In a city known for its history of grunge, the folk niche continues to find a presence in Seattle. It seems the ripped jeans are being replaced with rolled ones, the angsty attitude with light-hearted melodies and the hard electric guitars with acoustic sting instruments. As for bluegrass band Nettle Honey, they are pushing Seattle’s musical scene to a new place by pursuing an old folk genre filled with banjos, fiddles and mandolins.
The five band members are all undergraduate students at the University of Washington, where they met. The band started out three years ago as “Old Technology.” However, when a few members weren’t working or left, they fell under the radar for a while. The remaining members, Colin Sterling, Rex Thompson and Johnny Fitzpatrick continued playing together during this lull. In January 2008 they added bass player Will Jameson only to be followed with fiddler Brittany Newell that May.
Since the addition of the new members their music has moved beyond bluegrass covers as they started dabbling in some “artsy, weirder folk music” as well as some old time, according to Sterling.
Thompson added: “The songs we’ve written have become a lot more composed, like their not just verse chorus, verse chorus, they’ve got a lot more intricacy to them now.”
Jameson explained that although bluegrass tradition is certainly not native to the Northwest “I think Seattle is a very accepting city for new music,” noting that “popular music is really coming back to acoustic roots.” Referencing indie bands such as the Fleet Foxes, Iron and Wine, Bon Iver, and Joanna Newsom, when people hear those acoustic artists, “bluegrass seems more accessible” said Jameson.
Other local old time musicians such as old time band The Tall Boys and Portland’s Foghorn Stringband have been major influences for Nettle Honey, and laid the groundwork for the bluegrass scene in the Northwest.
Fitzpatrick distinguishes “old time” from “bluegrass,” bluegrass being based more on the individual, and solo work with accompaniment. Old time, by contrast is where there is a single tune everyone is working off of and tends to be more banjo and fiddle centric.
Although there has definitely been growing popularity for folk in Seattle, Sterling laments that in such a large city it has been challenging to find the small acoustic community they desire. Instead they have played at both hip-hop and metal shows. “We were shredding, it was like the extreme,” said Newell.
Common venues for Nettle Honey include the University District’s Farmers Market, house parties, cafés, and benefits around campus. They will also be playing this upcoming weekend at the Northwest Folklife Festival, followed by the Bainbridge Bluegrass Festival in July. An attractive part of bluegrass to Nettle Honey is its malleability based on venue, playing slower more traditional songs at a café, or high-energy dance music at a party.
“You have the best of both worlds,” said Sterling.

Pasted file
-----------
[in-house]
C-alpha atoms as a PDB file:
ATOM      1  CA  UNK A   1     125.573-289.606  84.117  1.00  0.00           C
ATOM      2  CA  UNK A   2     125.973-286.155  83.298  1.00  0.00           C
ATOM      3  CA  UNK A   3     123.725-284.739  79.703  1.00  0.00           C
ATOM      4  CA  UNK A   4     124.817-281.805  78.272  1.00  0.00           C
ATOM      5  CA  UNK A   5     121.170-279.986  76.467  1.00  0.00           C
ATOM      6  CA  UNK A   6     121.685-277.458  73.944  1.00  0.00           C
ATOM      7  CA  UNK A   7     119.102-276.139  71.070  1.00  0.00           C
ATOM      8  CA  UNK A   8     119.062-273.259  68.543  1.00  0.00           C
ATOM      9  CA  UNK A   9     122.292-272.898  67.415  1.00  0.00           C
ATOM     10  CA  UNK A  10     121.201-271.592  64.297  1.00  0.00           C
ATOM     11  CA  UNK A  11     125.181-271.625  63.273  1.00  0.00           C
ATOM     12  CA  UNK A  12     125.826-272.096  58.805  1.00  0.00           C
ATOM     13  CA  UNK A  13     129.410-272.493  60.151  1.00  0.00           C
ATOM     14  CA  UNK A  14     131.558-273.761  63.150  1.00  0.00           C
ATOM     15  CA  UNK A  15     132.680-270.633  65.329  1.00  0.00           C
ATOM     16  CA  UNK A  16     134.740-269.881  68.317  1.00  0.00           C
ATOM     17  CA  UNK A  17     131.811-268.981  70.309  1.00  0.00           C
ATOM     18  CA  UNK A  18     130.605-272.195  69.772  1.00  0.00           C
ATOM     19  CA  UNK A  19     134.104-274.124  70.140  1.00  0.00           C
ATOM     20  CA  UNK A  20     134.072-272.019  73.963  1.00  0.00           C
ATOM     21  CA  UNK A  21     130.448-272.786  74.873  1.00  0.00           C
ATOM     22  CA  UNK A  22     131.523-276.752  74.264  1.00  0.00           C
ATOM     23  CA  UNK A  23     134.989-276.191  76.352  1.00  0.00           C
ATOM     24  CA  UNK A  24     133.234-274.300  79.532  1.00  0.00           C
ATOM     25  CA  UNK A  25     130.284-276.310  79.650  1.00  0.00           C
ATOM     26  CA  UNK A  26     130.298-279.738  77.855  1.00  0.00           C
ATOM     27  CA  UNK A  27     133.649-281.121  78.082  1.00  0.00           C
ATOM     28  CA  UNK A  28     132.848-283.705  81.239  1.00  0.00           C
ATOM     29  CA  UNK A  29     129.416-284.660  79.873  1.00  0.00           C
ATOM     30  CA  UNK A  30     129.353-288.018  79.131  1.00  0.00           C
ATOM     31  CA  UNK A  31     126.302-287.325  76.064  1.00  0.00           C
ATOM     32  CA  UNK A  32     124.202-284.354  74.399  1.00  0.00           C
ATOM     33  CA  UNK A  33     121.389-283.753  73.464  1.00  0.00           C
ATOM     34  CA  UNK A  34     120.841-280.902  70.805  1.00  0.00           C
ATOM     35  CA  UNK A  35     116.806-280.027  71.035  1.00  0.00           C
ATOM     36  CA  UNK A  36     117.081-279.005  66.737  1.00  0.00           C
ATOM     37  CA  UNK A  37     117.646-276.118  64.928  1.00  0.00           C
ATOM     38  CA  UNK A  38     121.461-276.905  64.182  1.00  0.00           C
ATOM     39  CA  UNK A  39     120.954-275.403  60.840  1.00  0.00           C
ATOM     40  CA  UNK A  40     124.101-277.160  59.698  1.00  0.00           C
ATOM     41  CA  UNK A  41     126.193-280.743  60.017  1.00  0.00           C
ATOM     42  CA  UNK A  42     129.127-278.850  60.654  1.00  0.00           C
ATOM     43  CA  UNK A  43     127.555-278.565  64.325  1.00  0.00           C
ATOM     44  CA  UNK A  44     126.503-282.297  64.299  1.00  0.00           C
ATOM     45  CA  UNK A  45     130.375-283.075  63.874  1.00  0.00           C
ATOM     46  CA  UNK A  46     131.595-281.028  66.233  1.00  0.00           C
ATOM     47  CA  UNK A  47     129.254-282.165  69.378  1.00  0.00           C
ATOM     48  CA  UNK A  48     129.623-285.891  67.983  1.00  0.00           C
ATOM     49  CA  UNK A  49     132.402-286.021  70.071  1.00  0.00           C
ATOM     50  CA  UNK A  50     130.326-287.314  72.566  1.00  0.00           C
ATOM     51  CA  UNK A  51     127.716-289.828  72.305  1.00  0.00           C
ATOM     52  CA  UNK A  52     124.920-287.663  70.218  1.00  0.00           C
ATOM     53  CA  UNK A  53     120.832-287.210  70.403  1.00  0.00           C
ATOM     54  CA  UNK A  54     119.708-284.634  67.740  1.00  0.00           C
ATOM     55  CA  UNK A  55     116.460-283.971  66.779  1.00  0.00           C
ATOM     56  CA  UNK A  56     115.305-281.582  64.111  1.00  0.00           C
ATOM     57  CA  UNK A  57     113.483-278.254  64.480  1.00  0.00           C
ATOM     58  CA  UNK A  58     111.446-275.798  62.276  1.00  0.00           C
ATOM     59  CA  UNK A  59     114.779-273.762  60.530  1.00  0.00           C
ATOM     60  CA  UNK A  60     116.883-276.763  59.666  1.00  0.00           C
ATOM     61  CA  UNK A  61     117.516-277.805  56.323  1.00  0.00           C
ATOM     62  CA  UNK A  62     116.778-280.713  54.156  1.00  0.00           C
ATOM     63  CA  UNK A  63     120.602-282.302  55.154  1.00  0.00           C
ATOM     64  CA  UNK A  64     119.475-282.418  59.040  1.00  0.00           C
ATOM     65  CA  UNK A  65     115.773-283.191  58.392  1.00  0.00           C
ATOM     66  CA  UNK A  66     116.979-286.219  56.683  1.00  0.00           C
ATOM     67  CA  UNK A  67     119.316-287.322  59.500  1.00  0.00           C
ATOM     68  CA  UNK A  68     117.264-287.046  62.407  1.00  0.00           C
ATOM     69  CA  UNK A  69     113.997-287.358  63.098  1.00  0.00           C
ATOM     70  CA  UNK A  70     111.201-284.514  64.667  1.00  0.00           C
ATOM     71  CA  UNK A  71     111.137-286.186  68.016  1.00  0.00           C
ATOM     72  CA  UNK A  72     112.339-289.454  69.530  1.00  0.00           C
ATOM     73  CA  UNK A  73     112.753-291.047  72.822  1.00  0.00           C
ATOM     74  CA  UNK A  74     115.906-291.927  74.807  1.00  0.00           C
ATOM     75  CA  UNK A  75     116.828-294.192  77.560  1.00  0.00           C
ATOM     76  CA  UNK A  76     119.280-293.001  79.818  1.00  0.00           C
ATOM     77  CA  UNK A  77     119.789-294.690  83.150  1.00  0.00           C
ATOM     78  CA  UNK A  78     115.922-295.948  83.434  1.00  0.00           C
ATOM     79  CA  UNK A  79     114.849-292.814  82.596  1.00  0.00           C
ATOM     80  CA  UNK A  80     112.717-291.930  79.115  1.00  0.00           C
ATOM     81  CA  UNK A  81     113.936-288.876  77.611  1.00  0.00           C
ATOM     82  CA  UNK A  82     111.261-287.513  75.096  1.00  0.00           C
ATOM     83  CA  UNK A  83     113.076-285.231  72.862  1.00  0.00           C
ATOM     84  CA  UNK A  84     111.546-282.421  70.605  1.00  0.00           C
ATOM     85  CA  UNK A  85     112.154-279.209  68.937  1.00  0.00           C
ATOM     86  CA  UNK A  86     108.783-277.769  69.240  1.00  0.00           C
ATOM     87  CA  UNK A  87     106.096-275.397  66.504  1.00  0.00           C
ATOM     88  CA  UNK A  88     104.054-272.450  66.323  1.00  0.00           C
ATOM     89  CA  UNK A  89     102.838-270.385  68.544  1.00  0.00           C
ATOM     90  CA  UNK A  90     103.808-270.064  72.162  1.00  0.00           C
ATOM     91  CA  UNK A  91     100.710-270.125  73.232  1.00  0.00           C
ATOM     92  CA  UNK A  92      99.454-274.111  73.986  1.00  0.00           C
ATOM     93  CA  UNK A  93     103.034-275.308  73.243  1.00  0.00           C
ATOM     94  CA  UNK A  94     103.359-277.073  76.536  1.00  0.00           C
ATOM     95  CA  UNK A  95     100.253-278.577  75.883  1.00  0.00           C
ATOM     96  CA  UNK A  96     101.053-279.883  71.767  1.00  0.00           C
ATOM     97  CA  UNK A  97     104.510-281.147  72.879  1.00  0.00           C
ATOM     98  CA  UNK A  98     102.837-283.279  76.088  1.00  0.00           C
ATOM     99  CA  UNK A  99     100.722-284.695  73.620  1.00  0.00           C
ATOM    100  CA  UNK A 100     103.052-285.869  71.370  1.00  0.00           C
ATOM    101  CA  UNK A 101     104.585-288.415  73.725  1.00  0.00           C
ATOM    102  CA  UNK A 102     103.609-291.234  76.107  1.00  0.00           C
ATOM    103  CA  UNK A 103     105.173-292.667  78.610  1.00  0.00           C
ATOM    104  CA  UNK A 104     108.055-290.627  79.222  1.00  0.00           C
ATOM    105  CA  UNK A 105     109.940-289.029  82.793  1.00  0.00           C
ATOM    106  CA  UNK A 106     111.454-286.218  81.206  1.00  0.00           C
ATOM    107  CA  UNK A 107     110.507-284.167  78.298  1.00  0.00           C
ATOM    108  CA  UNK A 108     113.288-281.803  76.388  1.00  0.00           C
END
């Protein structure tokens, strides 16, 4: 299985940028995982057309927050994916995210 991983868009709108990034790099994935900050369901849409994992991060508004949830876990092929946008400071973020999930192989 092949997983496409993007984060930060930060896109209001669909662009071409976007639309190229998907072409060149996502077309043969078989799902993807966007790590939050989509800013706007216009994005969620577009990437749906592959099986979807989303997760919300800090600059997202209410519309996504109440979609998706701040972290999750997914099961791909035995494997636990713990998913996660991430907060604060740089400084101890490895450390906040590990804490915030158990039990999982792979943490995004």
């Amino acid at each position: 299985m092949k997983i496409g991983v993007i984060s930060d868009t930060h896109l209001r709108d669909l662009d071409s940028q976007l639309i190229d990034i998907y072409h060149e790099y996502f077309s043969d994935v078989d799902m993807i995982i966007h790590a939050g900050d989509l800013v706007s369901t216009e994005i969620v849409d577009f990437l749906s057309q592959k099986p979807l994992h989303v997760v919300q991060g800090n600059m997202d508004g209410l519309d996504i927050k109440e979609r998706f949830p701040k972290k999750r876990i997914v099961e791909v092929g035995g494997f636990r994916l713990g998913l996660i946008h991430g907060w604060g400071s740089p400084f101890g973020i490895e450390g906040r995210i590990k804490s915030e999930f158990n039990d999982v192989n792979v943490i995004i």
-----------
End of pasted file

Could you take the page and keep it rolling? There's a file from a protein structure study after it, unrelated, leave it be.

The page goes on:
Thompson explained that bluegrass is unique because “you can have five people that have played together ever, and they can play a pretty darn good bluegrass song, just off the bat.”
They also noted that the fan base is a diverse group of people.
“One of my favorite things about it is, everybody seems to like it, even if they wouldn’t admit it, or download it or wouldn’t buy a CD or anything, when were at the Market on a Saturday and it’s sunny, everybody that walks by- you know- feels better afterwards” said Thomson.
A fellow folk musician, Fin Stahl, who played before them at Parnassus last week, summed up their live performance best: “It was like a long cool drink.”
May 25 2009 Folklife (Fisher Green Stage) Seattle
May 30 2009 Sushi house with Dovekins Bellingham
Jun 6 2009 Mr Spots Chai House with Dovekins Ballard
Jul 25 2009 Bainbridge Island Bluegrass Festival Bainbridge
The Band Members:
Guitar, Harmonica, Vocals
Colin Sterling has a background in songwriting, but no formal music theory training. He is majoring in English and has been playing guitar for four years. His major influence is Jason Webley.
Will Jameson is a Creative Writing major with a background in classical music and music Theory. He has been playing bass for nine years and his main influence is Edgar Meyer.
Brittney Newell is majoring in Music Education and has been playing violin since age nine. She played classical violin in high school but is now branching out with folk and bluegrass. “It’s music you can play outdoors, that’s why I like it,” said Newell.
Rex Thompson has been playing mandolin for four years. He is an Atmospheric Science major and was influenced largely by Kristy Lee, and classical or intricate music.
Johnny Fitzpatrick has been playing banjo for 8 years and was introduced to bluegrass by his brother. He is majoring in Biology. As for his enjoyment of bluegrass: “There’s definitely nothing like playing music for people to dance to, it’s really fun.”